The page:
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Getting Work Done Online - Spreadsheet


In this installment of Getting Things Done Online we're going to look at the spreadsheet component of our big three offerings. As with many of these posts, I'm going to use a real-life example as a way to show the differences and similarities between the products. In this case, I fired up my personal budget spreadsheet. It's a semi-complicated spreadsheet with multiple cross-sheet references, a pie chart, and a multi-nested 'IF' formula to do paycheck withholding for both Federal and State (Minnesota) taxes. There are plenty of other features I could also review, but I wanted this to be a real-life example, and not just a mock-up stress test.

First, some background on the file that I used to perform this review, and how I got it imported into each of the services. My budget spreadsheet was originally done using an old version of Excel many, many years ago. When Apple's iWork Numbers came out, I converted it to that, and was mostly happy with it for many years. However, the lack of cloud accessibility and being locked into to OS X to use it, made me decide to try something different. So a few months ago I converted it to a Google Drive spreadsheet. Interestingly, I had to convert it to an excel spreadsheet first before importing it to Google Drive. For the past few months the spreadsheet has been performing fine in Google Drive, and I haven't had any issues accessing it wherever I needed to.

For this test I needed to get the spreadsheet back out of Google Drive and import it into SkyDrive and iCloud Numbers Beta. This posed my first challenge, as when I took the exported Excel document and tried to import it into SkyDrive I was told that the file was corrupt. After a bit of research I discovered the solution, which was to first open the exported spreadsheet in Excel on my desktop, which prompted me to "Repair" the file. Once the repair was done, SkyDrive and iCloud were both able to read it, and import it, just fine.

Google Drive

So the export issue is my first problem with Google Drive. The export to Excel can be somewhat flaky, causing the file to need to be repaired before it can be used on the desktop or other services. Despite needing to be 'repaired', the spreadsheet appeared to be complete and functional. So I'm not sure exactly what was fixed. 

Despite this issue, Google Drive is really the star of the show when it comes to online office suites. Google choose to forgo creating desktop versions of their suite, and instead focused on creating robust online applications. Spreadsheets is no exception. In my budget spreadsheet I was able to reference secondary sheets with ease, in exactly the same way I have done it with desktop clients (point-and-click). Formulas behave just like in Excel, including nested IF's. I didn't have a chance to test the limit of 7 nested IF's like in Excel, but I presume that they kept that limit in to preserve compatibility.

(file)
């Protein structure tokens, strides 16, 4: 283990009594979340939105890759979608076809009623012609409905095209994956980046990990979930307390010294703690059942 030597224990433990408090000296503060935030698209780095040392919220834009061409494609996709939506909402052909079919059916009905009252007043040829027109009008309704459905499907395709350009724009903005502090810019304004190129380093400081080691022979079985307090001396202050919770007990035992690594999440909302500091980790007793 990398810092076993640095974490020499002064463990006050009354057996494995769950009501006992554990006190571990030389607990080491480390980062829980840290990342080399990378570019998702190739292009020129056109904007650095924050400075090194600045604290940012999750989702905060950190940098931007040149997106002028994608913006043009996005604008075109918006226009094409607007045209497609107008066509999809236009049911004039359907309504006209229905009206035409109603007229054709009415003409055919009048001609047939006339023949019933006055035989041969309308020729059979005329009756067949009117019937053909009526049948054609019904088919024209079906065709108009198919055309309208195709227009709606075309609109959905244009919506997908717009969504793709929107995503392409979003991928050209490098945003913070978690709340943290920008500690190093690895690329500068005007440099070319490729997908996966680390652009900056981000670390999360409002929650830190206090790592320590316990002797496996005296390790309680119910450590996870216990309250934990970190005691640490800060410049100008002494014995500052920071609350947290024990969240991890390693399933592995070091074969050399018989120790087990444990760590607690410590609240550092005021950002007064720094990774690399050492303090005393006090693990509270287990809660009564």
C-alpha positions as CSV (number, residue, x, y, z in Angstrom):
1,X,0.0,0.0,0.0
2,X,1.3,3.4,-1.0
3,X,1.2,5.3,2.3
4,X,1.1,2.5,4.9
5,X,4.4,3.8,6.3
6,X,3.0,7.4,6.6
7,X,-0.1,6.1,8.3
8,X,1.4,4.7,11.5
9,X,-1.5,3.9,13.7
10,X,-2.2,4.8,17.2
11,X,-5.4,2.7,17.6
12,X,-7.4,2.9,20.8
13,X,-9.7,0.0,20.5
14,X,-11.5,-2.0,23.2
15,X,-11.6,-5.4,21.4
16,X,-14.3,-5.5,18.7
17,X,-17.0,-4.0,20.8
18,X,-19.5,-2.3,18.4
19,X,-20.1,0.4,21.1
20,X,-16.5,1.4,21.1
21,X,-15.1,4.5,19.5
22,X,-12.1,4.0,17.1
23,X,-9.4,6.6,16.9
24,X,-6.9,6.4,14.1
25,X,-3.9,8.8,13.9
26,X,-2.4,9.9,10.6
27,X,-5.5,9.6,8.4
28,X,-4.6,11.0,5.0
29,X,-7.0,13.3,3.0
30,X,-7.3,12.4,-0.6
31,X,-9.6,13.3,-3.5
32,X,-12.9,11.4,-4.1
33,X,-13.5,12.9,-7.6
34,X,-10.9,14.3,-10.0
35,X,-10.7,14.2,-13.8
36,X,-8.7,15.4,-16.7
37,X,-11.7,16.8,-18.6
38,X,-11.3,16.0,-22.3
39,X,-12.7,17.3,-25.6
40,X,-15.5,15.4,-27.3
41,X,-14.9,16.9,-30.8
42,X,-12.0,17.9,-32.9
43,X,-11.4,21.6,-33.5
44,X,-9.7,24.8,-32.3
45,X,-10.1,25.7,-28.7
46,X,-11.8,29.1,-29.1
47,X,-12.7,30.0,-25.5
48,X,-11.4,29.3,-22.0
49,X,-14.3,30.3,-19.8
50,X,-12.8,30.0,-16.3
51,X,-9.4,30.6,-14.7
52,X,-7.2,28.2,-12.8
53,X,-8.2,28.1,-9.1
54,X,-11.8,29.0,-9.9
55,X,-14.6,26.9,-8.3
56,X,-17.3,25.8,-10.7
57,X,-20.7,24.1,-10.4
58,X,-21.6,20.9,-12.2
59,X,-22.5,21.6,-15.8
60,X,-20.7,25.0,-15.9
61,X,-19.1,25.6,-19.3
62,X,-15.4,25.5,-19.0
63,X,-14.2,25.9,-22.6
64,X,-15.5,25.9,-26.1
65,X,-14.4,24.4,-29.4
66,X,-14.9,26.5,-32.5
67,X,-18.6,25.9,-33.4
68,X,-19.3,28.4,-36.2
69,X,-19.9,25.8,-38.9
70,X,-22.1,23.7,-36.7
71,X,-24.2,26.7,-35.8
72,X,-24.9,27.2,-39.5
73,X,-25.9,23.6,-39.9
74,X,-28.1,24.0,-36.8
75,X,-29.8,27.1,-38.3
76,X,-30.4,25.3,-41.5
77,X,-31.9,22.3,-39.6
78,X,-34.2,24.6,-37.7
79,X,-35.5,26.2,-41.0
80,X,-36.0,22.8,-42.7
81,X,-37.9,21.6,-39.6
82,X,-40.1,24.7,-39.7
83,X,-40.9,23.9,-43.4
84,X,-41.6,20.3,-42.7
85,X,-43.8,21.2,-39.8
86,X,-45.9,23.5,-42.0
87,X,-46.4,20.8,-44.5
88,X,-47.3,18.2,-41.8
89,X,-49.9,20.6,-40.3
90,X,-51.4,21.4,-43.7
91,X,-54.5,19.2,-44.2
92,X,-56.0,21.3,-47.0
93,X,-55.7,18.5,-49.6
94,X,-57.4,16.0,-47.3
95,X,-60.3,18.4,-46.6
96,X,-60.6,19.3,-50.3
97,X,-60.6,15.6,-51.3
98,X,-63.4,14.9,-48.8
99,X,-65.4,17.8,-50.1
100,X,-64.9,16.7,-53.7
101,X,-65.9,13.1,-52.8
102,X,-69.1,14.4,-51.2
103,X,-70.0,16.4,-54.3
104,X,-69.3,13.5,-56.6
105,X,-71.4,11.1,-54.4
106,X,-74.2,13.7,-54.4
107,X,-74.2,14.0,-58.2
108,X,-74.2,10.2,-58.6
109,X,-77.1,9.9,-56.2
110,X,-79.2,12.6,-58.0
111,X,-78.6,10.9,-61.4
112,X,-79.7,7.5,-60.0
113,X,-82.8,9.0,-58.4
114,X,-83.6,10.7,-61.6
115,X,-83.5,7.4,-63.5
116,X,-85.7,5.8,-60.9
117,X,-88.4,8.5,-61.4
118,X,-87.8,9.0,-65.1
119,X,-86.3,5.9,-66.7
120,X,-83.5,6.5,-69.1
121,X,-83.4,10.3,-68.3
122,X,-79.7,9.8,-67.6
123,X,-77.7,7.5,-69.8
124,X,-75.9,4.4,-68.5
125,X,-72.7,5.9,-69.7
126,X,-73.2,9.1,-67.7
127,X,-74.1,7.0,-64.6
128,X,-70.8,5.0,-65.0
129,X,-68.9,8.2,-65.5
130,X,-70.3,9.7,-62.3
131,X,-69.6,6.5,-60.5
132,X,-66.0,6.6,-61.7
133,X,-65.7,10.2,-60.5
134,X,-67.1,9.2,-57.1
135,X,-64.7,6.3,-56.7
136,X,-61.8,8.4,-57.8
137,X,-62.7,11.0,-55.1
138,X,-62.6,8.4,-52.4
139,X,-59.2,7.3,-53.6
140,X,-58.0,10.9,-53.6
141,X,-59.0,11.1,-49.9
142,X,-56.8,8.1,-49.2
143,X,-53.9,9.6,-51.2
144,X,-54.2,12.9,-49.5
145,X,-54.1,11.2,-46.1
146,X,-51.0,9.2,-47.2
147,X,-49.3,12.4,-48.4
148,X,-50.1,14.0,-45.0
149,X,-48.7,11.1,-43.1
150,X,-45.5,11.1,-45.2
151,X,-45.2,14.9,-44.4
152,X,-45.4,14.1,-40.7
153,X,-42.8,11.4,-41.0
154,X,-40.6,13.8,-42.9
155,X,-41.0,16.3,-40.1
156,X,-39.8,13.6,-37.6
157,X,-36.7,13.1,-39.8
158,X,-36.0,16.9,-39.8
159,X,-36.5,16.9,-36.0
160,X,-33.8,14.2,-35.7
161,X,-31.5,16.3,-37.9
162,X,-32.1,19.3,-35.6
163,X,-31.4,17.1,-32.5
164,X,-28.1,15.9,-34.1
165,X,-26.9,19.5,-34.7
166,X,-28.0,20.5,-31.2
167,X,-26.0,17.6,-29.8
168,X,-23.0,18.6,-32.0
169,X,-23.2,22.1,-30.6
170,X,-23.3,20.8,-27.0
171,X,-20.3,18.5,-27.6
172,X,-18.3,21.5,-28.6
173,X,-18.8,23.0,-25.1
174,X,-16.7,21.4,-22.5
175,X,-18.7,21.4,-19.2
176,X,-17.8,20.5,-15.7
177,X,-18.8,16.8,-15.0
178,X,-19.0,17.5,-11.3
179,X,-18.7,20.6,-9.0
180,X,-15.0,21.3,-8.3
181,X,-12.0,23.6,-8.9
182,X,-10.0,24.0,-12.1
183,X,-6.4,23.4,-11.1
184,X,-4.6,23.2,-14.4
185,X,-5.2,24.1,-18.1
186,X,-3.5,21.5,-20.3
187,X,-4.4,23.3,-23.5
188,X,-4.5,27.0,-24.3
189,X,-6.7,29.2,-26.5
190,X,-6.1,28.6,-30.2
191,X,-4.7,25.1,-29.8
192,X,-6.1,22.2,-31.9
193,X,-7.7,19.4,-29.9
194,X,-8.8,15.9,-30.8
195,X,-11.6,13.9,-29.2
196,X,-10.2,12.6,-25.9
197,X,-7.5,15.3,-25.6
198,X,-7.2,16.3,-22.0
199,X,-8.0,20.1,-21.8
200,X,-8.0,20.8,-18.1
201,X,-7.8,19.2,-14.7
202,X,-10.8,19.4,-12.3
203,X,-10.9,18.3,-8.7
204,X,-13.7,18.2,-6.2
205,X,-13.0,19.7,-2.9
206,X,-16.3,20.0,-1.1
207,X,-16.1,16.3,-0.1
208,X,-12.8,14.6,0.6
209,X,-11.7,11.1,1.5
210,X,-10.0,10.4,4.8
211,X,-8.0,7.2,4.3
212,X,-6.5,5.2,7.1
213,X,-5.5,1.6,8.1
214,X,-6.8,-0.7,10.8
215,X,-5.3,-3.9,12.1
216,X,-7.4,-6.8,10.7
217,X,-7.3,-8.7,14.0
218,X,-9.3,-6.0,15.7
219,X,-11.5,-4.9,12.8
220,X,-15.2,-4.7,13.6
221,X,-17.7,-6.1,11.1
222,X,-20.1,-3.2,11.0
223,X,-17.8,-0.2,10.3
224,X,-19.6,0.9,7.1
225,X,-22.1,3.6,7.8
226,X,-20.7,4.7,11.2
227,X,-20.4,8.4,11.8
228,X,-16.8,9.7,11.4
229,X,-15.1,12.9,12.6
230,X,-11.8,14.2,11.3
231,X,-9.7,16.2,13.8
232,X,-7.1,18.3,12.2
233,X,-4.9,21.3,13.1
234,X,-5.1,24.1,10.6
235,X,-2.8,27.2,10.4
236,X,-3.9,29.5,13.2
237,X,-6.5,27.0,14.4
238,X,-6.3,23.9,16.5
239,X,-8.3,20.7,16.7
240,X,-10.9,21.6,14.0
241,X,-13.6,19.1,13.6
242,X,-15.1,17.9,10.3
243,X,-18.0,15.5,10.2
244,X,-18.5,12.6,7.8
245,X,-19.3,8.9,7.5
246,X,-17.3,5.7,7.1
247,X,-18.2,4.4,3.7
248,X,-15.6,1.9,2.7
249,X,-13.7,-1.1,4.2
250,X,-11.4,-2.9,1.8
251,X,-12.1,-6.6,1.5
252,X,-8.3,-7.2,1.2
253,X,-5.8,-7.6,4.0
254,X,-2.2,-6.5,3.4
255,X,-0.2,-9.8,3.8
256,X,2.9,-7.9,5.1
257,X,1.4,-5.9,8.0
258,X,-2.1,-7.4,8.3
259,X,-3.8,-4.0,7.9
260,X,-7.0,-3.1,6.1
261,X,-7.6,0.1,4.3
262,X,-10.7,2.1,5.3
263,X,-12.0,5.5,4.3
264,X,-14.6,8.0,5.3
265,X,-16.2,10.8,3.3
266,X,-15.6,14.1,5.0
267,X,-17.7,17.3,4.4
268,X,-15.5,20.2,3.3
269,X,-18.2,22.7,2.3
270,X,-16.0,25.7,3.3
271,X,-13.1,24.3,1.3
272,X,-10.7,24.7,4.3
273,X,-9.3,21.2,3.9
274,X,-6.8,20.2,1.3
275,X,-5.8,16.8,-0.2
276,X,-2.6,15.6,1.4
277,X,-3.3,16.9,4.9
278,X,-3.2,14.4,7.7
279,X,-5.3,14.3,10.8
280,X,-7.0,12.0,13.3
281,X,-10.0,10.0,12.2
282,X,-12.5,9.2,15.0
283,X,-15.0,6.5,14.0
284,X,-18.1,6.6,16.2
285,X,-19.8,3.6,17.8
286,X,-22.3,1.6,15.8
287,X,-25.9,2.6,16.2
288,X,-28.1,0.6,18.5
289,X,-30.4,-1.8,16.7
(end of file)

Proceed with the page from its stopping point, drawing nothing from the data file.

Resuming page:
Inserting a pie chart was straightforward, and I had a few different design options to choose from. I've also done various line graphs n other spreadsheets, and all of them have behaved properly. Because Drive exists only online, all the features to manipulate charts are available online. 

Formatting was functional, albeit simplified from desktop clients, but it gets the job mostly done. One issue I've had however, is that unlike in my Numbers spreadsheet, when typing a long string of text I can't get the text to flow over the next cell. Instead it gets cut off unless I merge the two cells into one. Not quite the ideal formatting I was looking for, but overall it's the only issue with formatting I've had. 

Overall, Google Drive spreadsheets perform as advertised, and are a very robust alternative to a desktop application. In addition, the live sharing capabilities of all the Drive products make this an incredible collaboration tool for teams of people working together. I've worked on many shared spreadsheets in Google Drive and the experience is exemplary. 

Microsoft SkyDrive

Next up is Microsoft's Excel web app that is included with SkyDrive. SkyDrive tries to maintain a similar look and feel as desktop Excel, and for the most part succeeds in 'looking the part'. Although it creates a familiarity for people who are used to working with the latest Office product, for people who may not like the large ribbon style menus at the top of their applications, it can be less than ideal.